Index - April, 2013

Creating Real Wealth: How Slow Money Brought Kimball Brook Farm Back from the Brink

by Ginny Sassaman

A dramatically different investment idea—called Slow Money—flies in the face of cultural pressure to constantly make ever greater amounts of money. Computerized global trading has so widened and sped up trading, that the financial world has come unfastened from the real world and real commodities. Trading in world markets has increased by 1,000-fold the past 50 years, but the world's resources cannot expand at anywhere near that rate.

The speculator's game forces money to move faster, without regard for damage to the natural world and its people. It's a game most are losing. But if the extractive practices of 20th century capitalism are no longer sustainable in the 21st century, what can replace them? For a growing group of investors, a healthy food system seems the real bottom line. 

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J.D. and Cheryl DeVos pitch in along with their workers at The Kimball Brook Farm Creamery in Hinesburg. Photo: Jan Doerler

Vermont Woman Special Series:
Green Mountain Care Board Profiles

Anya Rader Wallack and Healthcare Reform: Guiding One Big Elephant

by Roberta Nubile

Vermont healthcare reform reminds me of the fable of the elephant and the blind men; comprehending the whole is tough. To do so, we need time to educate ourselves; attend or view the many public meetings; read hundreds of newspaper articles, blogs and reader responses; and pore over the state of Vermont's websites. Most of us cannot do that. We learn what we can through bits and pieces we pick up from passing conversations with friends who have encountered the elephant, or read snapshots in the news. 

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Wallack to Step Down - Her Own Words

"In late March, 2013, I announced with great sadness that I will be stepping down as Chair of the Green Mountain Care Board in September. 

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anya rader wallack

Green Mountain Care Board Chair Anya Rader Wallack, Ph.D. has laid a strong foundation for the nation's first single-payer healthcare system. Photo: Jan Doerler

Winning an Education Against the Odds

by Cindy Hill

Lack of childcare. No money for books. Family pressure to stay home or go to work instead of "wasting time" in college classes. Lack of examples to follow when no one else in the family has gone to college. A struggle with English as a second language. Physical disabilities that make getting to class virtually impossible. Bad experiences in primary and secondary education. Self doubt.

The reasons to drop out of college are endless. Yet the majority of women entering Vermont's colleges succeed—some against incredible odds.

Why do some women make it to graduation when so many, about a third of those who start, do not? Vermont Woman asked some of Community College of Vermont's (CCV) most remarkable female students how it is they made their successes happen.

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An Arm and a Leg: The Cost of Vermont Health Care

by Katharine Hikel, M.D.

Vermont is the healthiest state in the union. For six years running, it has been ranked so by United Health Foundation, which analyzes data in 24 categories. Yet despite this track record, Vermonters paid an average of $7,500 per person for health care and insurance, with the state's total healthcare expenses projected to hit $10 billion by 2020.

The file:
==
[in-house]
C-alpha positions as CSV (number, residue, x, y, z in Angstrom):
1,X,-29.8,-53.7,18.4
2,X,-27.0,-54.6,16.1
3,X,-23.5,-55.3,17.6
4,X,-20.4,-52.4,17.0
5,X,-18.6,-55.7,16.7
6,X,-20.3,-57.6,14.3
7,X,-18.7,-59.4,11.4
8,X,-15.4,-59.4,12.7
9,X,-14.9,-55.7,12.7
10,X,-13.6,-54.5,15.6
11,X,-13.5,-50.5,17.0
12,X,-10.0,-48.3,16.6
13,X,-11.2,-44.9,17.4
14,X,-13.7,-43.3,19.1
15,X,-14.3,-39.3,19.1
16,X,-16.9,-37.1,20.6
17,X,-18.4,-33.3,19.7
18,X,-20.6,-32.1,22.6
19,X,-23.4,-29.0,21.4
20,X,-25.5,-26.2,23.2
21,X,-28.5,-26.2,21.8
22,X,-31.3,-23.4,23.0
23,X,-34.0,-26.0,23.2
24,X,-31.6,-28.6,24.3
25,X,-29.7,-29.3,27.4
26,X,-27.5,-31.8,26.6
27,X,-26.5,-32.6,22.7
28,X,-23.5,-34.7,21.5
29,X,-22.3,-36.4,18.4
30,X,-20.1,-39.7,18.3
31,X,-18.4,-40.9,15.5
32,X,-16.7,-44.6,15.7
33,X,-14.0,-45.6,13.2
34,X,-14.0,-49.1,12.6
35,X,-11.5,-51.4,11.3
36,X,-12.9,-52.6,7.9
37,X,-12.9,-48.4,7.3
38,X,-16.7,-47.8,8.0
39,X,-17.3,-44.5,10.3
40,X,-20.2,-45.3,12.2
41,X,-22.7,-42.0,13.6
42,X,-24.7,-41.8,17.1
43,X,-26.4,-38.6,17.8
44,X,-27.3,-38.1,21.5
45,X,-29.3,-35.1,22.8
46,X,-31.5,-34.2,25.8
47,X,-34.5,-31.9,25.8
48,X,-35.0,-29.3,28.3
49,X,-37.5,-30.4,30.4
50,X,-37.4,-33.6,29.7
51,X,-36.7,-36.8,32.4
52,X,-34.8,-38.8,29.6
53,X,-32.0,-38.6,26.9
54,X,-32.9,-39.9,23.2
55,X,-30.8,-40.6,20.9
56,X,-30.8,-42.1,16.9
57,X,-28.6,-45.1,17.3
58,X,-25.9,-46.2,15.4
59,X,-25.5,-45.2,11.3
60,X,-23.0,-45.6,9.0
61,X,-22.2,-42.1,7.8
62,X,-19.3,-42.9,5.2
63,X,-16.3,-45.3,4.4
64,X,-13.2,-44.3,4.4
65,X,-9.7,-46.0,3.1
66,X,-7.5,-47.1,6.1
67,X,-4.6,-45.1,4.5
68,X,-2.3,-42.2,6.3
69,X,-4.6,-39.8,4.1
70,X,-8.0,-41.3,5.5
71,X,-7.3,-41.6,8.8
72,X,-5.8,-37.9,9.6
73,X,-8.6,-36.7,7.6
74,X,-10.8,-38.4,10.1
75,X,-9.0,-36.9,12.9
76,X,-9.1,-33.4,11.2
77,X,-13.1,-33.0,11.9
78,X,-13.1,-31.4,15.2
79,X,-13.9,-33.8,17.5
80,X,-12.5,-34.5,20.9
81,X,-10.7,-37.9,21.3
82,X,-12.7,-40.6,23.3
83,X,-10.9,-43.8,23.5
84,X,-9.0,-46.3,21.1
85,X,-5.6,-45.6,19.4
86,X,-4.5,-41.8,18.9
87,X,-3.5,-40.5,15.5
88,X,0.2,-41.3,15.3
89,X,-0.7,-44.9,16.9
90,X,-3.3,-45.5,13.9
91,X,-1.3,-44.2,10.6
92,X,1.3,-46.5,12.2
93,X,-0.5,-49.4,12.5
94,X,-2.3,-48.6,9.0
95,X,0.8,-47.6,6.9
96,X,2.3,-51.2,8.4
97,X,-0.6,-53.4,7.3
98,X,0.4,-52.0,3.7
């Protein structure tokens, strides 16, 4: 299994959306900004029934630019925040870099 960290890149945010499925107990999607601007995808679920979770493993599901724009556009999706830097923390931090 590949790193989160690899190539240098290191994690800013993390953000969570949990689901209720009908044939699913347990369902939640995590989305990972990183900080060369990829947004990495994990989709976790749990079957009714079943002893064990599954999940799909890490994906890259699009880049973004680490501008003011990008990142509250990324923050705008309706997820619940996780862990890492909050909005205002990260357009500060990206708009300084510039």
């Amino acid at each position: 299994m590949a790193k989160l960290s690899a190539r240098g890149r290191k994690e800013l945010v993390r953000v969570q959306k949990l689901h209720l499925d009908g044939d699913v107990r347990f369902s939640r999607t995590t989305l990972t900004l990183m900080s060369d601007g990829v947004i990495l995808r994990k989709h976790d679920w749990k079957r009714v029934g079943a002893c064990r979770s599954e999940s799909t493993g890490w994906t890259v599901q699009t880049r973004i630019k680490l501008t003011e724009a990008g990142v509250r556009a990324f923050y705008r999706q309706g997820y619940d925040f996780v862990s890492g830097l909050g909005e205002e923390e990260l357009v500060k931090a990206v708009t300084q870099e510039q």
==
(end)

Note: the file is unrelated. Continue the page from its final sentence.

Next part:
There is no relief in sight. Vermont's largest hospital, Fletcher Allen Health Care (FAHC), both a "primary" care center for Chittenden County and a "tertiary" care center for the region, is loaded with specialists and medical technology, and serves as a referral center--the tertiary level--for severe cases. It is the major driver of costs in the state.

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Scientists Preserve a Key Four-State Waterway

by Allison Teague

The Connecticut River valley has been in use by humans for at least 11,000 years, as evidenced by the rock petroglyphs on its Vermont shoreline in Bellows Falls. It provided verdant land and good hunting grounds for early indigenous peoples. Indian corn fields flourished on both sides of the river in the rich floodplains along its entire length. The river, whose Mohican name, quinnitukqut, means "long tidal river," was the principle north-south travel route before roads and trains.

Today, with 22 dams along its 410-mile length, models that describe the flow pattern of the Connecticut River are being completed for the first time ever. The whole system is being studied and mapped, with five of the river's hydroelectric dams up for relicensing by the Federal Energy Regulatory Commission (FERC). Three of these dams are in Vermont and New Hampshire, and two in Massachusetts. 

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river rehab

Water enthusiast and river scientist Kate Kennedy says her favorite place is on the water.
She is part of the multi-state team assessing the Connecticut River watershed.

The Truth Behind the Death Race

by Lauren Walker

"I think I'll go for a run in the woods," Jane Coffey said one fateful autumn evening in 2010. I happened to be there, her neighbor at the time. Our two dogs were romping around, and Coffey's husband, Seth, and her three-year-old daughter, Aida, were playing in the grass.

Jane had never been a runner; she was just throwing it out there, almost to the wind, as an idea. Jane had been sorely tested in her life, and she was still searching, on some level, for a way to understand and heal from grief.

Maybe a good run in the woods?

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jane coffey

It took months for Jane Coffey to begin to recover. She slowly picked up the pieces. And finally, after a lifetime of athleticism, she returned to her body, which had so cruelly betrayed her.